And Your Bird Can Sing, directed by Sho Miyake, is focused on two late-twentysomething slackers: the unnamed protagonist (Tasuku Emoto) and his roommate, Shizo (Himizu and Parasyte star Shōta Sometani). Both work crappy jobs, and they try to stay sane through copious amounts of drinking and pointed mockery of the economically fraught lot they’ve been handed in life. The protagonist’s attitude could be summed up by one early sequence, when he meets a co-worker and convinces her to go on a date, only to later miss the date, fall asleep, wake up, and decide to spend his night drinking with Shizo.

A love triangle between the roomies and one of the protagonist’s co-workers, Sachiko (Shizuka Ishibashi), brings some solace to the men’s lives. There’s redundancy to the way that Miyake frames these characters, showing their faces up close rather than the screens they peer at as they text each other, but his wide shots speak to how they all work to fill empty spaces. Miyake’s style is relaxed, almost as if his camera has absorbed everyone’s slacker vibes. Especially of note is a sequence that lingers at length on Sachiko paying for groceries while the two men in her life try to hold their laughter, saying to each other that she’s going to regret her purchase. Miyake’s gaze is empathetic, and there’s truth in his understanding that you have to sometimes laugh at your underprivilege in order to prevent yourself from screaming.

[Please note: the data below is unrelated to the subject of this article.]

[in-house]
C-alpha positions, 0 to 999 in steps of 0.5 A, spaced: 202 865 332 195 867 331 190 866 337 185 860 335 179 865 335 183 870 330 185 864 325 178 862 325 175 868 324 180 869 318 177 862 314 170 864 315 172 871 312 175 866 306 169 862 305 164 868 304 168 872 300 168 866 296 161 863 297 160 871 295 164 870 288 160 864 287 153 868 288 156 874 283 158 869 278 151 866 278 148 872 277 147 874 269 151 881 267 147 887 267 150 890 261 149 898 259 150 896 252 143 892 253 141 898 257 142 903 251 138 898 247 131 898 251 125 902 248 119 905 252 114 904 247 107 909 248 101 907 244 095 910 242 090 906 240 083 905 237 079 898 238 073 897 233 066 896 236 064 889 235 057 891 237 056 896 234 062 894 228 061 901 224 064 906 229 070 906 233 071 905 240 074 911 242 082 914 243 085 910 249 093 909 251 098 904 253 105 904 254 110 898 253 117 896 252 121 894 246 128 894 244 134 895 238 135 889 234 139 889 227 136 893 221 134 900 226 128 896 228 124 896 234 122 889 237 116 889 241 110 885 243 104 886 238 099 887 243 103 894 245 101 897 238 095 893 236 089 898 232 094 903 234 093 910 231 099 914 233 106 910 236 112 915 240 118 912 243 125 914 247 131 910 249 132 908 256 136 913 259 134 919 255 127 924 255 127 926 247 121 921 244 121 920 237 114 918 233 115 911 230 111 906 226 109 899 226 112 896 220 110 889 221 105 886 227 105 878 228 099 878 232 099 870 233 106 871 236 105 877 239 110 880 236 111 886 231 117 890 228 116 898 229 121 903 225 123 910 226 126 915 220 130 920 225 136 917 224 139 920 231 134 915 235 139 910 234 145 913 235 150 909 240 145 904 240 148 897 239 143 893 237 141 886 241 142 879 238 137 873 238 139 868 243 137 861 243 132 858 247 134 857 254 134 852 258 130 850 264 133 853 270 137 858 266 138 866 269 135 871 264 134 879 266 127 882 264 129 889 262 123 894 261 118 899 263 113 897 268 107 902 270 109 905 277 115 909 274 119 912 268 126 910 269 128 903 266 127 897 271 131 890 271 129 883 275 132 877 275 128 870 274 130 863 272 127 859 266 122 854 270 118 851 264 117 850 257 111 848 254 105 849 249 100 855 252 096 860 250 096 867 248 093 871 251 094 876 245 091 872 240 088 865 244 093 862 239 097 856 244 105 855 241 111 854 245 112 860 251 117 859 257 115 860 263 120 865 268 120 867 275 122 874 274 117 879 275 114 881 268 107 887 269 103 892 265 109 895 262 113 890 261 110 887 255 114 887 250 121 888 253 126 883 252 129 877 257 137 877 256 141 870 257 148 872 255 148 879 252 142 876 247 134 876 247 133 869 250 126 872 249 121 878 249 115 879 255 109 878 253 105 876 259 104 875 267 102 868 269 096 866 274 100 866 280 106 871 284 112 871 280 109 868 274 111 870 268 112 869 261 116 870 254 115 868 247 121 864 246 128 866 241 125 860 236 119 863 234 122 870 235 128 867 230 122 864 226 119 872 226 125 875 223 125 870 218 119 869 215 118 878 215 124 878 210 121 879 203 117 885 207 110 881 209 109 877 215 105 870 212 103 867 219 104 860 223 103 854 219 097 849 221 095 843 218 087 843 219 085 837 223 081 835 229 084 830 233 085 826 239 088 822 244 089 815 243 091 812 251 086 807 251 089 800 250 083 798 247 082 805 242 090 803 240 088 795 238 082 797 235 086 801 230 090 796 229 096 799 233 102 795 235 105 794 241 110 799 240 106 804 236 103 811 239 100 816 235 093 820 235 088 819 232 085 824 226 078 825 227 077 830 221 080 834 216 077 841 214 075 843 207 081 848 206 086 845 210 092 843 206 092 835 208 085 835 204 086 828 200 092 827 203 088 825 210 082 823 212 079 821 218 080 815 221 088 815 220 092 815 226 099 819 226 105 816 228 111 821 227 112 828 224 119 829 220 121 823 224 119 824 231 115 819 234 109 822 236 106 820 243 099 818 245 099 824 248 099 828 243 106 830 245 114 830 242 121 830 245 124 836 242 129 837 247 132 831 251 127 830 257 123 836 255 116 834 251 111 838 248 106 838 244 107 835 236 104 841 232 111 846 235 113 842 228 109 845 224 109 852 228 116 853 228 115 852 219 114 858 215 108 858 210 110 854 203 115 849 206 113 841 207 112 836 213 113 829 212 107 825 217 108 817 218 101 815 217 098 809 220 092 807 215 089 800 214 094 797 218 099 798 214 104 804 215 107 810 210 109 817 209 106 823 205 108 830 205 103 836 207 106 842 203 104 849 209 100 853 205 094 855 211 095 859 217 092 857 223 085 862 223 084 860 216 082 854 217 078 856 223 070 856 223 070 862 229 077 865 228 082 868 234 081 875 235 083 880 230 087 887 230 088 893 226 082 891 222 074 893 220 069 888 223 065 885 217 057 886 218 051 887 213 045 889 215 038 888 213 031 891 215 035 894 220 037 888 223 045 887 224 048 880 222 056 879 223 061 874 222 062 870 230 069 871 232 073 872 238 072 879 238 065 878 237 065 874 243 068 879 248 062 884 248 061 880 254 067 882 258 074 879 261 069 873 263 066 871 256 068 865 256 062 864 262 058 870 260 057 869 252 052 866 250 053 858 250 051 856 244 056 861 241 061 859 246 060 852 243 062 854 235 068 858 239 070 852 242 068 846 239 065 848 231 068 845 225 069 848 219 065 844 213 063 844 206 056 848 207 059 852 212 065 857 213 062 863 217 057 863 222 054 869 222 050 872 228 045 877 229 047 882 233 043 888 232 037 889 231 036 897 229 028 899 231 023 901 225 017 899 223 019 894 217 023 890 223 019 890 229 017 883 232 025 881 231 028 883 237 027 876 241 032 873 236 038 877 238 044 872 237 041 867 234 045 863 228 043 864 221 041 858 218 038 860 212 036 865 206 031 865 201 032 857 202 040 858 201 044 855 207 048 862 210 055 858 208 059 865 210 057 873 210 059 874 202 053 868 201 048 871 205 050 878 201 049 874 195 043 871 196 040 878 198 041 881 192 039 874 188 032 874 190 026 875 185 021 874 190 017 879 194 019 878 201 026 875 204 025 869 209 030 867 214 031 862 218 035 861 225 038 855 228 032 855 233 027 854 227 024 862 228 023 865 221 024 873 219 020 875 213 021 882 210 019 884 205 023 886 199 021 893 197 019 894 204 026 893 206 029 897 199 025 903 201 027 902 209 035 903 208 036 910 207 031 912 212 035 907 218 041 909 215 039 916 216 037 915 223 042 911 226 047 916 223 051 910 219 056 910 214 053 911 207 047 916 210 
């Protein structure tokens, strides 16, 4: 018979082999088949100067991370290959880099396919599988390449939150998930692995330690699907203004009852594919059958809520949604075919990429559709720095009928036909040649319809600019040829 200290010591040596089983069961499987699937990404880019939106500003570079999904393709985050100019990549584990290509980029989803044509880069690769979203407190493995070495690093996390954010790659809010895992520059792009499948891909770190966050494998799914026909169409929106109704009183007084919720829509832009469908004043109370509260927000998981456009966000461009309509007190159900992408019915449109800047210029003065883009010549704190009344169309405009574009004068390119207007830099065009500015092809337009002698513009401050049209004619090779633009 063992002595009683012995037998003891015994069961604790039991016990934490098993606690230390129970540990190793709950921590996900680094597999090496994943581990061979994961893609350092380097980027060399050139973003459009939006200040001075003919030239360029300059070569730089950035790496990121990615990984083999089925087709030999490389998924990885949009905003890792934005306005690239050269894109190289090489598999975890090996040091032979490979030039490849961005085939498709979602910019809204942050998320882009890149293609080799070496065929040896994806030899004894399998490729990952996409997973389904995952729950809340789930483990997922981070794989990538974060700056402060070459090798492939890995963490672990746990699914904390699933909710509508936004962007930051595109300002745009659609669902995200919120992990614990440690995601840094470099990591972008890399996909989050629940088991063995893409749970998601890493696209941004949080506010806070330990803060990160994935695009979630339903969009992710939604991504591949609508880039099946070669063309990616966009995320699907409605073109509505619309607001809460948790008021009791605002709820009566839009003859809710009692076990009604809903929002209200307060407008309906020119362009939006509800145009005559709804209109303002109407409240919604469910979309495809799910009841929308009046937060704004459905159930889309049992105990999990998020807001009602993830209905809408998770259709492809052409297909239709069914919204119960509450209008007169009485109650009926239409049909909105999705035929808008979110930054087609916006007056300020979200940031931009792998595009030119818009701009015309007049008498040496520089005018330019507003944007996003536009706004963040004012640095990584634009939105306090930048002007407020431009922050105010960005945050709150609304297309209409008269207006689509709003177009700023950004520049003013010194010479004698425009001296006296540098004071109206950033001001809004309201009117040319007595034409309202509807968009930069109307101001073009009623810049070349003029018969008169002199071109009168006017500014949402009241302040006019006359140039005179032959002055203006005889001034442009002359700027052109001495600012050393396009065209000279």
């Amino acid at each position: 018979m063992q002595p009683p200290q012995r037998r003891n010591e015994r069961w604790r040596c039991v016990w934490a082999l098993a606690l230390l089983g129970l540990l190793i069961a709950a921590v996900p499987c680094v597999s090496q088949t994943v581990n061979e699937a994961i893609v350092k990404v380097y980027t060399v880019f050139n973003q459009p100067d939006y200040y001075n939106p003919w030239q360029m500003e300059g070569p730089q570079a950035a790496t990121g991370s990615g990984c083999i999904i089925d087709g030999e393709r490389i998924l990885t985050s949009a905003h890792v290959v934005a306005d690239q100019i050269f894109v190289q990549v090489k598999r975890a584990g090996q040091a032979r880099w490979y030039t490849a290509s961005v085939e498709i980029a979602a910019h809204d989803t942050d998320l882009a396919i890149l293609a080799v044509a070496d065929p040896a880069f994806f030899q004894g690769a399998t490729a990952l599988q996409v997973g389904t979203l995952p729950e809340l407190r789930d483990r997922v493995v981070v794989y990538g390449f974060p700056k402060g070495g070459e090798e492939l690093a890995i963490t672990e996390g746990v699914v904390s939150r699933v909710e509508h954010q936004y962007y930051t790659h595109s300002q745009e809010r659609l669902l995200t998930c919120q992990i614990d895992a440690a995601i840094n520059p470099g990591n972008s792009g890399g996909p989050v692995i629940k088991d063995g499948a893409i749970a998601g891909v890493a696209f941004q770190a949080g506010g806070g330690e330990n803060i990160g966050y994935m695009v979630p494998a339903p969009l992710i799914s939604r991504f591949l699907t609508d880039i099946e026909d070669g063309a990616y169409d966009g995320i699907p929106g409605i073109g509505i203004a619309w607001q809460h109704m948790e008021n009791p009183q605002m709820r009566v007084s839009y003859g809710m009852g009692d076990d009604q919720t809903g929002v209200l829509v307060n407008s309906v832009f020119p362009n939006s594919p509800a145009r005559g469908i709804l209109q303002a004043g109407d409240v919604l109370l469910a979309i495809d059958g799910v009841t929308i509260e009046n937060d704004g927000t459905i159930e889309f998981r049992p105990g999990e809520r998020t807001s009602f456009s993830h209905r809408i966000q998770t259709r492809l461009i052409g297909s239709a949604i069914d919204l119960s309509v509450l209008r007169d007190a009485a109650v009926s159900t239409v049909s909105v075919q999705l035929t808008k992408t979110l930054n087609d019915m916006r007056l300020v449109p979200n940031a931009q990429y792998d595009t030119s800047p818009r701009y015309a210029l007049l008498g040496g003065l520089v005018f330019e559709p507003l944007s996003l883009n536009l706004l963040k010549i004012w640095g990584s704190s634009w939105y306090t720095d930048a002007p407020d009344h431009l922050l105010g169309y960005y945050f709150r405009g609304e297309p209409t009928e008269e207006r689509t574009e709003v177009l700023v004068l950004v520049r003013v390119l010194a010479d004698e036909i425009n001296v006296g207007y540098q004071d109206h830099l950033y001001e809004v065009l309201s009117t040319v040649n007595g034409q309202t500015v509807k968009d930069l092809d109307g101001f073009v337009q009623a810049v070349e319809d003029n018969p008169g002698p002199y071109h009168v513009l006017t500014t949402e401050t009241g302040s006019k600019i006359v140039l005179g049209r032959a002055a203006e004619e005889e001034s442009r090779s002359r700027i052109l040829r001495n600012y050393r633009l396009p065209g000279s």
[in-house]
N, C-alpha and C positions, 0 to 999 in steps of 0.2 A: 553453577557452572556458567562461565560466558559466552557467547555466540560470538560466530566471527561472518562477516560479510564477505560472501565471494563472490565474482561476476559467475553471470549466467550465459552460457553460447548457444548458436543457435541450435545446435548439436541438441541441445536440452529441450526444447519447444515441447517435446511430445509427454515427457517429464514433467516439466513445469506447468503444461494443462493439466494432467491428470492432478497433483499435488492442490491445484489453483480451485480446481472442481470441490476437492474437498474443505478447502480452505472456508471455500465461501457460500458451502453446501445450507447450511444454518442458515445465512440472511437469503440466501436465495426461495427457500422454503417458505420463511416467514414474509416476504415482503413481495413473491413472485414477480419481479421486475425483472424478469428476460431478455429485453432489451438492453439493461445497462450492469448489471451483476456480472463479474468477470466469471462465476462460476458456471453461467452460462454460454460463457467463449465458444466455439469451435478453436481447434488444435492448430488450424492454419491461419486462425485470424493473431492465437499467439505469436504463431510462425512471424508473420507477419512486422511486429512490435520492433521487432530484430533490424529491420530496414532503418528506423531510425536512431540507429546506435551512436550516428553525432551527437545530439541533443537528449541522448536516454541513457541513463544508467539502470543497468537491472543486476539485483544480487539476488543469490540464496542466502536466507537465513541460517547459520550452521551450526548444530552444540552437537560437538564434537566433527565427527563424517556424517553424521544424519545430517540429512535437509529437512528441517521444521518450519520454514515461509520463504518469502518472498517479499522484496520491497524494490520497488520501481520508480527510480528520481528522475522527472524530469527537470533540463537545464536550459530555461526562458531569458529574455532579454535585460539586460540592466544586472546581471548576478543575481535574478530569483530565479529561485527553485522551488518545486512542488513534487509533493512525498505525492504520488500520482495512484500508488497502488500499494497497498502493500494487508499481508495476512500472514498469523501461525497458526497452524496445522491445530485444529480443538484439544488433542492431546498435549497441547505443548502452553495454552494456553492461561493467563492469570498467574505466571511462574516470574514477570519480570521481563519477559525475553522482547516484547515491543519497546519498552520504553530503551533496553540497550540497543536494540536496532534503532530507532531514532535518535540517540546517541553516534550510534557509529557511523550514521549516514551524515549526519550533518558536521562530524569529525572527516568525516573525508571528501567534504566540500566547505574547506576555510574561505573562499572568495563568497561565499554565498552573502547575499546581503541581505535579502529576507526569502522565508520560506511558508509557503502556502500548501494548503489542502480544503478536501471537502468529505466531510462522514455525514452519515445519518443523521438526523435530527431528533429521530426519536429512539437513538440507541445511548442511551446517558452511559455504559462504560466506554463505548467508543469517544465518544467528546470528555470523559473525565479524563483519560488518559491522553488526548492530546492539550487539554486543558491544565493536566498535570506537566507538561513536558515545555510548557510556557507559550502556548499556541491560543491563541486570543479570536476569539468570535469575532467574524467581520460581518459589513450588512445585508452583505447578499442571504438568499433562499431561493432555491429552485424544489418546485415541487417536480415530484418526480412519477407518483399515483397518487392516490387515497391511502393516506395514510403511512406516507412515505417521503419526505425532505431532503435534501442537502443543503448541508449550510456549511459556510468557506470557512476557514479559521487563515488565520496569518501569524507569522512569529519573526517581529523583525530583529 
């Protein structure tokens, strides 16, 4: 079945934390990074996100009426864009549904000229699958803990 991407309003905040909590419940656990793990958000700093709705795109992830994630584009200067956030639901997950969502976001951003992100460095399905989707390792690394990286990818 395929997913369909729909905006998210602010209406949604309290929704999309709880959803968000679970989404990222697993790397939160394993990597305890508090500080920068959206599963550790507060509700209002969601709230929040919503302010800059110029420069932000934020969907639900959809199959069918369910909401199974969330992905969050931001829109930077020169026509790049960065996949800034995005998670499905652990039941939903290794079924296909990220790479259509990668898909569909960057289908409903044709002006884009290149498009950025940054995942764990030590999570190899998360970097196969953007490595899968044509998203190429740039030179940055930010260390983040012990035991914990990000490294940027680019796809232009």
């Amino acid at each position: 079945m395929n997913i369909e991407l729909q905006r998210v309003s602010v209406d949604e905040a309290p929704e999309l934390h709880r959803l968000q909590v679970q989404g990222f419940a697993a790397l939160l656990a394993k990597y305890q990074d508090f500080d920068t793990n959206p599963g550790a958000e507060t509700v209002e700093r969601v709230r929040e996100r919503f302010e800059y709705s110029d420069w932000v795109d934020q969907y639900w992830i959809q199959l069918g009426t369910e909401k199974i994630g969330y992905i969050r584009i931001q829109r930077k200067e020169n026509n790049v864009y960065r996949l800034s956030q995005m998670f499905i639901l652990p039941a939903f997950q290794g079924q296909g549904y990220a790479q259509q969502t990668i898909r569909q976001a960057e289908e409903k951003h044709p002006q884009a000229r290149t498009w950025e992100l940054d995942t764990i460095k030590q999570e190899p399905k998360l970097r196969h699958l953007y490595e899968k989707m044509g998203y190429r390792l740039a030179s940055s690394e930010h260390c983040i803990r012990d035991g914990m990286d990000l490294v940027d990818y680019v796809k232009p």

More tonally varied, and operating on a larger scale, director Tadashi Nagayama’s satirical Being Natural broaches the subject of gentrification as it immerses viewers in the daily routines of a middle-aged man, Taka (Yota Kawase), who lives in a small town in the countryside of Japan and works with his cousin, Mitsuaki (Shoichiro Tanigawa), and their friend, Sho (Tadahiro Tsuru), at a fishpond inherited from his deceased uncle. Everything starts to derail for the three men when a family arrives on the scene from Tokyo with the hopes of opening up an old-style café that will only sell natural and locally grown products. At the start of the film, the still-grieving Taka doesn’t fully understand what he has until someone tries to take it away from him, and by the end, a spectacular show of violence will see him finally realizing the nature of the economic system he’s trapped within.